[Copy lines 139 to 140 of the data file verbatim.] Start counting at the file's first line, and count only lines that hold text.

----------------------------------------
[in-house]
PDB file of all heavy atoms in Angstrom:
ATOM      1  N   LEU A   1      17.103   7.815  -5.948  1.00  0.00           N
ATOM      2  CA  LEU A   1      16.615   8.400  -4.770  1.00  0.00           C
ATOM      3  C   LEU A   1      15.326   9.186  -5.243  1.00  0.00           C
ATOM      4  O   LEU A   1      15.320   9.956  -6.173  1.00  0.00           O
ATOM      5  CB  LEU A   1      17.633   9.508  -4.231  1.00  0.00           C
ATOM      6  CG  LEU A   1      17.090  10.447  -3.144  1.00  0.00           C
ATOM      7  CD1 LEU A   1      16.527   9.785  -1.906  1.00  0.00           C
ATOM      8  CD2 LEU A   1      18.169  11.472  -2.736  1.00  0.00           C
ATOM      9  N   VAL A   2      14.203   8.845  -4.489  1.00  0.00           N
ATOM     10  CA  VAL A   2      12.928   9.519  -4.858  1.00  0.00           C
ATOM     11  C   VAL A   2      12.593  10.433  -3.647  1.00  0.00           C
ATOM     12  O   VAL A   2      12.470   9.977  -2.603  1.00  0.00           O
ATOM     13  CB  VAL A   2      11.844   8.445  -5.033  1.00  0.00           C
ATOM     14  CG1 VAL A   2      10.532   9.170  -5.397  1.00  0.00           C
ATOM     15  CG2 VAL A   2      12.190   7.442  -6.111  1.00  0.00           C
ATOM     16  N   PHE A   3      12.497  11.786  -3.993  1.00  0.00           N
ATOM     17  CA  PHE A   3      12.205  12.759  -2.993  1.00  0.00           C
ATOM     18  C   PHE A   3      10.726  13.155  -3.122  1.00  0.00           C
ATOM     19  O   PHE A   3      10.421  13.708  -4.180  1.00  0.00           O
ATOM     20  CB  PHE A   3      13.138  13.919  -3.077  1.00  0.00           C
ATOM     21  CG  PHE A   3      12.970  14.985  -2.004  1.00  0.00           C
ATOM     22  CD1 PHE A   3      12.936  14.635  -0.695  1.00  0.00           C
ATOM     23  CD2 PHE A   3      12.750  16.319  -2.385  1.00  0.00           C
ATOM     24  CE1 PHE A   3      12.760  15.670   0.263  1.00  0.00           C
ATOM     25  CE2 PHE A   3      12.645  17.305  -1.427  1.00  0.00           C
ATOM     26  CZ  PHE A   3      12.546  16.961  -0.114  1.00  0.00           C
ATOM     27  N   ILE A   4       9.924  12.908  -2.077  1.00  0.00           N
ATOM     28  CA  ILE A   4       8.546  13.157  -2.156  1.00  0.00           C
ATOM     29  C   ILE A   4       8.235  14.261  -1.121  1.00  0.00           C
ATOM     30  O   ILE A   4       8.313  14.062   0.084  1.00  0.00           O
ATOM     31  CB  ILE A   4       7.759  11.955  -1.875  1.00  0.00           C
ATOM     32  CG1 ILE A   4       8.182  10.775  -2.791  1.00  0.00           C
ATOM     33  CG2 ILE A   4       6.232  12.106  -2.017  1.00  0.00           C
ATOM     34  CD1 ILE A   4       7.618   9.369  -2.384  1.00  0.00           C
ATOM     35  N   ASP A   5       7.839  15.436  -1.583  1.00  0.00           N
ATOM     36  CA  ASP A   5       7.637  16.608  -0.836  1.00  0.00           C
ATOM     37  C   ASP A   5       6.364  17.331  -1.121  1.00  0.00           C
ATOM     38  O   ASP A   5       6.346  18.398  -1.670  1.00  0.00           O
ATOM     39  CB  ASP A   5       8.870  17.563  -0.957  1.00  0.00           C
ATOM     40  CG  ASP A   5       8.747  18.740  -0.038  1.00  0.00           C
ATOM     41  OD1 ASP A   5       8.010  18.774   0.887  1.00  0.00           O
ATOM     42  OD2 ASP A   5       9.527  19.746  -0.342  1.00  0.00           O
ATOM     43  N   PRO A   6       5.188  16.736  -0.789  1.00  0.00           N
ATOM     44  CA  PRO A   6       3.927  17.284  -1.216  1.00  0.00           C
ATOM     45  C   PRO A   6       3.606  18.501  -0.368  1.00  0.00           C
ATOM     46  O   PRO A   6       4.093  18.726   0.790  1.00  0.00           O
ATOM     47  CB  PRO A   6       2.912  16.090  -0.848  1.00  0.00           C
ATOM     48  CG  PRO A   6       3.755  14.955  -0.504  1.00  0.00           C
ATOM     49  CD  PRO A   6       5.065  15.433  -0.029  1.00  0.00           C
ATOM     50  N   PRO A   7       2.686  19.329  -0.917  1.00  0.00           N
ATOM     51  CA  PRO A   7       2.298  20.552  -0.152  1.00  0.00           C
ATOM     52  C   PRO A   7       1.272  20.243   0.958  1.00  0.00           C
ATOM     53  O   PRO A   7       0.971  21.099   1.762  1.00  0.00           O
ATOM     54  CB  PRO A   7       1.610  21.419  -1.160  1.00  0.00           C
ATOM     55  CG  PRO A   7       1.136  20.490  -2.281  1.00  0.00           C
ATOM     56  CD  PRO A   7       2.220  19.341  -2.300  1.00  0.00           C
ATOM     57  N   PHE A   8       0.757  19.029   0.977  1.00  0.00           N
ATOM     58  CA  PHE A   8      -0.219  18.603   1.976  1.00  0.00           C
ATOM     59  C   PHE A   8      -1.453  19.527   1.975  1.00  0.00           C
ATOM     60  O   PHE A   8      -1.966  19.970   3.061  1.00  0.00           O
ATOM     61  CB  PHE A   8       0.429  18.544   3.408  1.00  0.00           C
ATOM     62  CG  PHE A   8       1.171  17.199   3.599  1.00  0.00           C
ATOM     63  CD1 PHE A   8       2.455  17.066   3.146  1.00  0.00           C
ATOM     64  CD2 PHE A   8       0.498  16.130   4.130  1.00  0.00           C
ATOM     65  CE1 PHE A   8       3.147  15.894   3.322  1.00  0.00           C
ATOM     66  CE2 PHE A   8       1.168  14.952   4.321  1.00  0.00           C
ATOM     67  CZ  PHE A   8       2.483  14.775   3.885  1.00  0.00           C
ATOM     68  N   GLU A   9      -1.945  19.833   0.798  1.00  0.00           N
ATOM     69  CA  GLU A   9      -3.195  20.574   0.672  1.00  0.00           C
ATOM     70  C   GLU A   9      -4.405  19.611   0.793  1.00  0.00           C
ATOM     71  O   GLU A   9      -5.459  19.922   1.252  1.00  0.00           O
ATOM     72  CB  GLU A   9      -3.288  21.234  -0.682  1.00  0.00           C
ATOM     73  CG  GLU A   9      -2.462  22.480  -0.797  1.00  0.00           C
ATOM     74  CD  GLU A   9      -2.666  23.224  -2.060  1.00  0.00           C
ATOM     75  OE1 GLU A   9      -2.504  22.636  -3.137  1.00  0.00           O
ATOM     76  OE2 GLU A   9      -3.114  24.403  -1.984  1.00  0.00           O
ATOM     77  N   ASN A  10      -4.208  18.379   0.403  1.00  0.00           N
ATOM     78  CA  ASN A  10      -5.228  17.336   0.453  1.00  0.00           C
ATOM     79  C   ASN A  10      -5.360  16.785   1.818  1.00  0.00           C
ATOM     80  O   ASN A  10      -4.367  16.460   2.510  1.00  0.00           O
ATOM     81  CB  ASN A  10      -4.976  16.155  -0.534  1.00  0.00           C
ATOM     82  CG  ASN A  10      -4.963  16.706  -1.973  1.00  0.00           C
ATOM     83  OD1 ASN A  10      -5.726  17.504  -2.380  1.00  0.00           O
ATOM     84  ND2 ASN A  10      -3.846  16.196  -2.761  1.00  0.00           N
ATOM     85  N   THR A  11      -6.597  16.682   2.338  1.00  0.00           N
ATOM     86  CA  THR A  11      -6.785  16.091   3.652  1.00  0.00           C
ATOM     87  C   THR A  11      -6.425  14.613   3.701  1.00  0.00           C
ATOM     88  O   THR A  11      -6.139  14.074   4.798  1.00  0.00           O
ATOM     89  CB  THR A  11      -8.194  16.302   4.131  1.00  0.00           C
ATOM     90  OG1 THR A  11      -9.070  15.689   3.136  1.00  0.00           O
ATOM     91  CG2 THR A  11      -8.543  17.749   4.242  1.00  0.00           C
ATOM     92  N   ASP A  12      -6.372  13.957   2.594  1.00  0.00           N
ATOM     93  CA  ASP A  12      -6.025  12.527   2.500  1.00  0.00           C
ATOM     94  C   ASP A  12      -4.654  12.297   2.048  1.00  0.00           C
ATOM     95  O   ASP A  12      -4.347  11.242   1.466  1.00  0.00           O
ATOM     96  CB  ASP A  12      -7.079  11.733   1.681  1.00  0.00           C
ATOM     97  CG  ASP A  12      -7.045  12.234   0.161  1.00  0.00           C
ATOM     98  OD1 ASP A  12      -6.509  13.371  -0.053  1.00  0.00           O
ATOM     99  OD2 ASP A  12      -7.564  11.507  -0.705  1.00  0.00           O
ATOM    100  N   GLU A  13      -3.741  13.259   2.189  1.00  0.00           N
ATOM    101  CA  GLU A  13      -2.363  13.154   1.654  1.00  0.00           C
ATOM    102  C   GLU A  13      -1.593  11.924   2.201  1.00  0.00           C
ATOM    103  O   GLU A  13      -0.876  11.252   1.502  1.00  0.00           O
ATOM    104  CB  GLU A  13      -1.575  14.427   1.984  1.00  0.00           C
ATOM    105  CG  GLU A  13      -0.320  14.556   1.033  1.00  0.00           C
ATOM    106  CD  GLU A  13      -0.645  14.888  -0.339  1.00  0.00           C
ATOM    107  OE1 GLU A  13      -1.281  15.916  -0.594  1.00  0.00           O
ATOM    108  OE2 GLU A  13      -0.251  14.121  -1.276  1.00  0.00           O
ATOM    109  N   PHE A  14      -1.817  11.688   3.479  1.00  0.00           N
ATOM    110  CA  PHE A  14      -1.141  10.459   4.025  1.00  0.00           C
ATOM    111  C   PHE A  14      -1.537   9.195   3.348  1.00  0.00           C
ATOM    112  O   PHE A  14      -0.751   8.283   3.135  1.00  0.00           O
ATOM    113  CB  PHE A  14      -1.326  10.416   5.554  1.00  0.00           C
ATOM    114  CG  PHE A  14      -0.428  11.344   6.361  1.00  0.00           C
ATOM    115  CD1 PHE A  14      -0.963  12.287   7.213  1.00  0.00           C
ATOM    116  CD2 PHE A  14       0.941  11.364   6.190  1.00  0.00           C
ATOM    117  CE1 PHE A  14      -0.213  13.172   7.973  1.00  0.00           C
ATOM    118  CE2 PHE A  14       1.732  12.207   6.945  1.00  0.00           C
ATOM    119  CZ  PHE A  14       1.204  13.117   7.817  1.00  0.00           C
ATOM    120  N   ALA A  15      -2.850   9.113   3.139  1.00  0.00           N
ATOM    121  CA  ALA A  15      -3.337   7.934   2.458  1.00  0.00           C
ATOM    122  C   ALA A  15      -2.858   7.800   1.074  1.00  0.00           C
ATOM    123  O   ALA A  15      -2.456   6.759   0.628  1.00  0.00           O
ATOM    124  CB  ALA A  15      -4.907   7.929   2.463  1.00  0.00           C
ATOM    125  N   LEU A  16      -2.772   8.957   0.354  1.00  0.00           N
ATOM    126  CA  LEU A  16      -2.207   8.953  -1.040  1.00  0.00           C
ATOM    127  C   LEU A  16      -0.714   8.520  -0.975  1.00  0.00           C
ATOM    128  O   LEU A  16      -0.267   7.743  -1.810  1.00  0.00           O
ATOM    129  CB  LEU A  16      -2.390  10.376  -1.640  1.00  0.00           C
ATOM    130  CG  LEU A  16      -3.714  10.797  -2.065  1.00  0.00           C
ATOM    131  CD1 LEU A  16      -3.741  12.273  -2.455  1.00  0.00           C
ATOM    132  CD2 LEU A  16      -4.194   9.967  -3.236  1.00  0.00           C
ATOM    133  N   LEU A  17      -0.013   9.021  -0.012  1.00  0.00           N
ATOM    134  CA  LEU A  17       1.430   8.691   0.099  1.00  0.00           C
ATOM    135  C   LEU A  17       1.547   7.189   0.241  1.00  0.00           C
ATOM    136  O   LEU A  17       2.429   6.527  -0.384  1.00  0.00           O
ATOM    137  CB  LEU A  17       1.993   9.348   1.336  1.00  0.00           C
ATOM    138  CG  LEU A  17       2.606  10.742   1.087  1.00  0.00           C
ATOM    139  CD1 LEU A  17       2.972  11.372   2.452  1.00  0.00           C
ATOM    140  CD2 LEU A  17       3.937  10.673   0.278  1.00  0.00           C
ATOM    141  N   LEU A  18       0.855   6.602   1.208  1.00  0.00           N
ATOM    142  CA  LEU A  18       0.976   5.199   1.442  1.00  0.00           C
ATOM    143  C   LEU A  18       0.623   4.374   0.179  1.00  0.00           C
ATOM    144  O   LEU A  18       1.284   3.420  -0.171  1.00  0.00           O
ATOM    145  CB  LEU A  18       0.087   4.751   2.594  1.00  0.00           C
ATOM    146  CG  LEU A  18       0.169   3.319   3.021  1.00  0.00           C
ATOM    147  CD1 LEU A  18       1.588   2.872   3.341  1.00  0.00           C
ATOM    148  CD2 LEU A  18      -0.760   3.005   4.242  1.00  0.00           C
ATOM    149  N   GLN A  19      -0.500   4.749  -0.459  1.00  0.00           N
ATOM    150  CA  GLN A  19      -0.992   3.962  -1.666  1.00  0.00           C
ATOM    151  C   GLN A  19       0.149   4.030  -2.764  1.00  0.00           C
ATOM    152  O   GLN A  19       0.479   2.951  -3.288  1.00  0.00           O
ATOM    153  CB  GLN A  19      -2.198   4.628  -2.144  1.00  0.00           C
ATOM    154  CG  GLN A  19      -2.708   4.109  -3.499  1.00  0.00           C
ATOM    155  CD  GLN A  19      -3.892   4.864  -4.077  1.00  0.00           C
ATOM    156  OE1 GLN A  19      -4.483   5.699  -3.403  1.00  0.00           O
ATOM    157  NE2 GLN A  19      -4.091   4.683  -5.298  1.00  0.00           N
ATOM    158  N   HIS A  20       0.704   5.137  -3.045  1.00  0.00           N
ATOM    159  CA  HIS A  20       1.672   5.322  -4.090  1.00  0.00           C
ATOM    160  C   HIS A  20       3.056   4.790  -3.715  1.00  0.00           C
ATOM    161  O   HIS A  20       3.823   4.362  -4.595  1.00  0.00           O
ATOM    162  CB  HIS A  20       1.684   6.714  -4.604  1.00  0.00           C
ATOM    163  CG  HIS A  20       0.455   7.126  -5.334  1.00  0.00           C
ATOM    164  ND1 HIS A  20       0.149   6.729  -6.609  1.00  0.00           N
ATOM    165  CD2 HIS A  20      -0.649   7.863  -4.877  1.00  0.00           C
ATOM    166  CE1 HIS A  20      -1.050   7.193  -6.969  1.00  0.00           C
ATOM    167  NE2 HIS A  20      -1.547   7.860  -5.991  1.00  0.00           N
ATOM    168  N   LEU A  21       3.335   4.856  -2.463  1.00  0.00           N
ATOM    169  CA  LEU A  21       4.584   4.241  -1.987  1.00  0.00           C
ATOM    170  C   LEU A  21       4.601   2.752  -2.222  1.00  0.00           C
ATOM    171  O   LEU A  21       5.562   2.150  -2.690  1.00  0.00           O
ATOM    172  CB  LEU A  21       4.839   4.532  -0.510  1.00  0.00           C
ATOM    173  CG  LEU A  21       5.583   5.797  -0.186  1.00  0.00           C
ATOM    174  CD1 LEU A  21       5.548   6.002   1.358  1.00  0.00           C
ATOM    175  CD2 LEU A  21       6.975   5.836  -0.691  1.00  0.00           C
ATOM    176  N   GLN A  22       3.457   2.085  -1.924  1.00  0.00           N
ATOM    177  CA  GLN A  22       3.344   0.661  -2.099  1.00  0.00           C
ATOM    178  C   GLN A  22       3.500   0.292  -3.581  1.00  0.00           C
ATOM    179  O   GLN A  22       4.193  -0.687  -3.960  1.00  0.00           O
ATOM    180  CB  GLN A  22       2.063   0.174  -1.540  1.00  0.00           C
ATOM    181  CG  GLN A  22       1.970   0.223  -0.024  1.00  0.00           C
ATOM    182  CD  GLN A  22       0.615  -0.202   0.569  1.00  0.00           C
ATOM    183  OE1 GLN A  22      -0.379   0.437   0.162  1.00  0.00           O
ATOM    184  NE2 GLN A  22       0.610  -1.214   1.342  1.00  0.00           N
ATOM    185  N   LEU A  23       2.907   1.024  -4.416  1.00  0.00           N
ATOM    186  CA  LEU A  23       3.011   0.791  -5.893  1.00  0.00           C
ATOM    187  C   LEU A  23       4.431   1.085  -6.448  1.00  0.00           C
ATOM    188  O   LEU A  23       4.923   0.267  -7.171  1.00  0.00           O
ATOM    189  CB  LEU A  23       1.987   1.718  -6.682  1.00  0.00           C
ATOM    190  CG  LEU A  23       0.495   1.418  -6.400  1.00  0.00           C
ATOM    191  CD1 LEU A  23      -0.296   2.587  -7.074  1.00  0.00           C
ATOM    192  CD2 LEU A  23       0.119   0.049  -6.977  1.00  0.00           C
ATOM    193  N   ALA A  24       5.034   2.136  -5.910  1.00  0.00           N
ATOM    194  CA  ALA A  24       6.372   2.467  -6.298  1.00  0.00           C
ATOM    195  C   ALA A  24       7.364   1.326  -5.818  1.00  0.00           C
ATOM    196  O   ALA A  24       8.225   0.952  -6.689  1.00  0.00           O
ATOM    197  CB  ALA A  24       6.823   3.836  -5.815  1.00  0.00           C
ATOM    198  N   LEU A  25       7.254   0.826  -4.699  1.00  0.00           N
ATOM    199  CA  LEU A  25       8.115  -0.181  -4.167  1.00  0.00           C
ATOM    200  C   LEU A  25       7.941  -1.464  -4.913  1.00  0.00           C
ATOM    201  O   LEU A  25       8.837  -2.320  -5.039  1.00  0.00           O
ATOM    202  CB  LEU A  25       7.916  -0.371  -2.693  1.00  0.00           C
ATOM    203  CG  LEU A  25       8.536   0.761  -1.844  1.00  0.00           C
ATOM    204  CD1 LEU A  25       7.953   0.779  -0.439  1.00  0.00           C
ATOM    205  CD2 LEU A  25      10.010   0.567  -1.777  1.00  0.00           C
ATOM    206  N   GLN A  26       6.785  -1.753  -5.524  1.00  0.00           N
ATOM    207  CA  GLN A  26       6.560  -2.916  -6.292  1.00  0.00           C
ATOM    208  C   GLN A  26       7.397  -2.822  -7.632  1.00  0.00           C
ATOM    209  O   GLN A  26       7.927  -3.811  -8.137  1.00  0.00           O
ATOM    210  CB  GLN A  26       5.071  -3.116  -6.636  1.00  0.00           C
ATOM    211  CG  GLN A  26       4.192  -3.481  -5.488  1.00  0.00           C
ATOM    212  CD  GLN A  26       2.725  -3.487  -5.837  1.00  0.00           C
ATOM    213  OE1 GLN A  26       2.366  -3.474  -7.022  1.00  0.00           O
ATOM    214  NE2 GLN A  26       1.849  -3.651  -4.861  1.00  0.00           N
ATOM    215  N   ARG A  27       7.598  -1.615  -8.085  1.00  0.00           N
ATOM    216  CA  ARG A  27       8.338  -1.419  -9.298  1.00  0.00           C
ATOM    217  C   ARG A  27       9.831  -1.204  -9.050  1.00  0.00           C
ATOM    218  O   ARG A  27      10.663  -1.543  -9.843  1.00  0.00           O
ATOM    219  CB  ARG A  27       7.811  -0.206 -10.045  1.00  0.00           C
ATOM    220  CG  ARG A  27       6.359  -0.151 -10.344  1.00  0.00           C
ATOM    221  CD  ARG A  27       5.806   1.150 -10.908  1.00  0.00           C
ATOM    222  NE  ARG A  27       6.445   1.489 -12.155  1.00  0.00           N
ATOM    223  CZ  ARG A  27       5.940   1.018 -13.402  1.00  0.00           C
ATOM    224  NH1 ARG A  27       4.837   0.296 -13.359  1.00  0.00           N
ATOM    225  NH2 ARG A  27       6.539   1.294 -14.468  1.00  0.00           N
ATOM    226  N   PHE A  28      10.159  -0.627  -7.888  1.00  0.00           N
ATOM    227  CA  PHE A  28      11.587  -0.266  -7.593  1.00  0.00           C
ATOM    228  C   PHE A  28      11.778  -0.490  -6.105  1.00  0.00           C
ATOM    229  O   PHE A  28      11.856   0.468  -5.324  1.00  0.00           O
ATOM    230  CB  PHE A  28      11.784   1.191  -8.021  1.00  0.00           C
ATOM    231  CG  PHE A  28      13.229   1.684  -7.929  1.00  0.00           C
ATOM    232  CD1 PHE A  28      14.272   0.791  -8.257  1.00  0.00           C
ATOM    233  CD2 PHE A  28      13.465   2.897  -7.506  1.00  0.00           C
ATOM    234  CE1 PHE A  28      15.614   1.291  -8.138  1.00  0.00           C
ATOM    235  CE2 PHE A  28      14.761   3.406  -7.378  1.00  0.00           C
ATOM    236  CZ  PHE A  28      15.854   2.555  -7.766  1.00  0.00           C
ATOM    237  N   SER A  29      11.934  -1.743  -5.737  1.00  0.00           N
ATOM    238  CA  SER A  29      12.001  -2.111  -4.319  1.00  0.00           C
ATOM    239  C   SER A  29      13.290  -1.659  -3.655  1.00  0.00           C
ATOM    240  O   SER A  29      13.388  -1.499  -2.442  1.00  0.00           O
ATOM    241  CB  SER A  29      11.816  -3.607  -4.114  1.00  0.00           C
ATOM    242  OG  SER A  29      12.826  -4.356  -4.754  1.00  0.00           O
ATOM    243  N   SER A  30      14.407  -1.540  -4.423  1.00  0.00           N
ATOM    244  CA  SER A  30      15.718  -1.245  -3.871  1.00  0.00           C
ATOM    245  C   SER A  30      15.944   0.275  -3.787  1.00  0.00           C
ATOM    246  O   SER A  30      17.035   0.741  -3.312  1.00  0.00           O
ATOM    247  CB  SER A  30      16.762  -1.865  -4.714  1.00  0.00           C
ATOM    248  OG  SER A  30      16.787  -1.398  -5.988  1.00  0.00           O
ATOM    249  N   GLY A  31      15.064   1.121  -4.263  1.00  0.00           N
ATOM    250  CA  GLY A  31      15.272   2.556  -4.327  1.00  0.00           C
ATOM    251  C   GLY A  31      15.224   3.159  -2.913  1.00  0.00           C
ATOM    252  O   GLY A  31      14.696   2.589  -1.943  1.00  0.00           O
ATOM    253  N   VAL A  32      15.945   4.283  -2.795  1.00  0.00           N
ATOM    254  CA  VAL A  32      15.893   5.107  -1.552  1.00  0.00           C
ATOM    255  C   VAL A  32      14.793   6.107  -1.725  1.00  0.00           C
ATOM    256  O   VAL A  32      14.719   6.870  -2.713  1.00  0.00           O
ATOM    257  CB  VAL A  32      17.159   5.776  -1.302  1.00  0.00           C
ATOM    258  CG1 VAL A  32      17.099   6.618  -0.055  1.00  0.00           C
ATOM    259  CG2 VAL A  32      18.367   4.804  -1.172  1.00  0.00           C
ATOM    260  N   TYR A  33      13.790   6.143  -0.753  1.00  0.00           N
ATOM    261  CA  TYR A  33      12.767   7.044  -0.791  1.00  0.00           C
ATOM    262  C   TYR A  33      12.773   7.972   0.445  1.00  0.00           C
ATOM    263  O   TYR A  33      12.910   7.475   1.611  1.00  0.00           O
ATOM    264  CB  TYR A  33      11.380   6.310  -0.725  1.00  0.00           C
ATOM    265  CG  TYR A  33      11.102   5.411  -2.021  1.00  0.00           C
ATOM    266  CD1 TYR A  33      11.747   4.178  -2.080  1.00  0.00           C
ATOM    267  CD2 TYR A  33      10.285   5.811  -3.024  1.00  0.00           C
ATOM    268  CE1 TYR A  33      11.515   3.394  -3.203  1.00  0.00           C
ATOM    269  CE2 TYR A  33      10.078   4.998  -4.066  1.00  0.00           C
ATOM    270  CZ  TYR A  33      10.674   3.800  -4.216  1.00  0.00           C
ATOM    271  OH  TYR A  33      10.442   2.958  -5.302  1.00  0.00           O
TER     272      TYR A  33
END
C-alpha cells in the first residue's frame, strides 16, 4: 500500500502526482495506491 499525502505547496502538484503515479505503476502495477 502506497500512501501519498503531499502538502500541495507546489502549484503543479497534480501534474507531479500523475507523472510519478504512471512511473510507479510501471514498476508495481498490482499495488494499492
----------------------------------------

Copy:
ATOM    137  CB  LEU A  17       1.993   9.348   1.336  1.00  0.00           C
ATOM    138  CG  LEU A  17       2.606  10.742   1.087  1.00  0.00           C